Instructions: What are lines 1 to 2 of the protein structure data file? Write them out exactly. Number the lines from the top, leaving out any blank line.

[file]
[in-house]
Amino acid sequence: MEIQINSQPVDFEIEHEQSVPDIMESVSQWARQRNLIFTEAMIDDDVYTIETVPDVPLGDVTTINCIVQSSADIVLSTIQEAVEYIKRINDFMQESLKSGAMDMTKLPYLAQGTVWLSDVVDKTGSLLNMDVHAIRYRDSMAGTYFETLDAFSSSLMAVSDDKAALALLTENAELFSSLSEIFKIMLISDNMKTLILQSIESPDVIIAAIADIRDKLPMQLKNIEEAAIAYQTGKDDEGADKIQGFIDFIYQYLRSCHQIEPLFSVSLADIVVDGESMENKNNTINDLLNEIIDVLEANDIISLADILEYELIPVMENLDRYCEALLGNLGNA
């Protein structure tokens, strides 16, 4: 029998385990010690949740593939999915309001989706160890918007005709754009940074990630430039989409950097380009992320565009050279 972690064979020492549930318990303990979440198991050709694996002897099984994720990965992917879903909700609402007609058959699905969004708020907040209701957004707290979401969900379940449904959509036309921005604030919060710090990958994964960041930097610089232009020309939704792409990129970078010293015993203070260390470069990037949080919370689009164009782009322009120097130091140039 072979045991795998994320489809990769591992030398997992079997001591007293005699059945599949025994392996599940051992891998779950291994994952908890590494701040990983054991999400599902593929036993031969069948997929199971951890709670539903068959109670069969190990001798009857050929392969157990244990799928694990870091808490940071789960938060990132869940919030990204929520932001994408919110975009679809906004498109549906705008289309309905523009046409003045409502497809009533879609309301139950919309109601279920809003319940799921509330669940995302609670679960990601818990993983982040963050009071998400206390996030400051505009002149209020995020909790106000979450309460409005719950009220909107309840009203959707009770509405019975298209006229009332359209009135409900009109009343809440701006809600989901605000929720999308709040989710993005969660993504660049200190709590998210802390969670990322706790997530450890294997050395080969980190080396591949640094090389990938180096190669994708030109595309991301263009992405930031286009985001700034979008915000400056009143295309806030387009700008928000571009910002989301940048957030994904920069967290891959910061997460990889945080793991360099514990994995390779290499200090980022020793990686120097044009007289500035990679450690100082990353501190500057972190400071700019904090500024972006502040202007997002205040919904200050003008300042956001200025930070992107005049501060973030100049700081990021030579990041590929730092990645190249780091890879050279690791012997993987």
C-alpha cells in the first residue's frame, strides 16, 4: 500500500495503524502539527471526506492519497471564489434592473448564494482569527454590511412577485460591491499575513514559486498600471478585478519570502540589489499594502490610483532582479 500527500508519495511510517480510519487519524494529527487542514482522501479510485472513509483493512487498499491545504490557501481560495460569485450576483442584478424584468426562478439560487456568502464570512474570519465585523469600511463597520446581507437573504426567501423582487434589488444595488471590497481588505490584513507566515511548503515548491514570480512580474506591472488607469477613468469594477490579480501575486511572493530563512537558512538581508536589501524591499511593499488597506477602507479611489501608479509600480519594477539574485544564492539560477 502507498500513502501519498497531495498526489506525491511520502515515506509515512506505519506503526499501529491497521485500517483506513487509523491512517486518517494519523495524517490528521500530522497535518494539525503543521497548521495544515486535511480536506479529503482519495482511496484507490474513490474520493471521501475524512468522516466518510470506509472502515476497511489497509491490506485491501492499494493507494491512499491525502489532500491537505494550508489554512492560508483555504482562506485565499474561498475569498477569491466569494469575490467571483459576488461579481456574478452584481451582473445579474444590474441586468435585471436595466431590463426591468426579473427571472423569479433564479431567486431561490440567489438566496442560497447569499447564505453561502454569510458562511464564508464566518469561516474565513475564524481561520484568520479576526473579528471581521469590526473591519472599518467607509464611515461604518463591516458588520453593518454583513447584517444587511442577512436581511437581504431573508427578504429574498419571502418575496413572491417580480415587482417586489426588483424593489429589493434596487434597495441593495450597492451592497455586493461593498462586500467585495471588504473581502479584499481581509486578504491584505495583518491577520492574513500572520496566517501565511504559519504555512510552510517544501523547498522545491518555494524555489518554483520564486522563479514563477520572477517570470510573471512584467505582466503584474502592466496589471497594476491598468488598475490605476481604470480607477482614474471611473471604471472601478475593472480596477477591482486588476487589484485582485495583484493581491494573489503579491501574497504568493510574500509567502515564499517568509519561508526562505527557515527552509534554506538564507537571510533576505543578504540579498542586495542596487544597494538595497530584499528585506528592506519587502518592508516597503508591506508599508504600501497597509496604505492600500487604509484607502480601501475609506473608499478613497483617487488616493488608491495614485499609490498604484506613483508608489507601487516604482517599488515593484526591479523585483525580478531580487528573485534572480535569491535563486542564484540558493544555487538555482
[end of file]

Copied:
[in-house]
Amino acid sequence: MEIQINSQPVDFEIEHEQSVPDIMESVSQWARQRNLIFTEAMIDDDVYTIETVPDVPLGDVTTINCIVQSSADIVLSTIQEAVEYIKRINDFMQESLKSGAMDMTKLPYLAQGTVWLSDVVDKTGSLLNMDVHAIRYRDSMAGTYFETLDAFSSSLMAVSDDKAALALLTENAELFSSLSEIFKIMLISDNMKTLILQSIESPDVIIAAIADIRDKLPMQLKNIEEAAIAYQTGKDDEGADKIQGFIDFIYQYLRSCHQIEPLFSVSLADIVVDGESMENKNNTINDLLNEIIDVLEANDIISLADILEYELIPVMENLDRYCEALLGNLGNA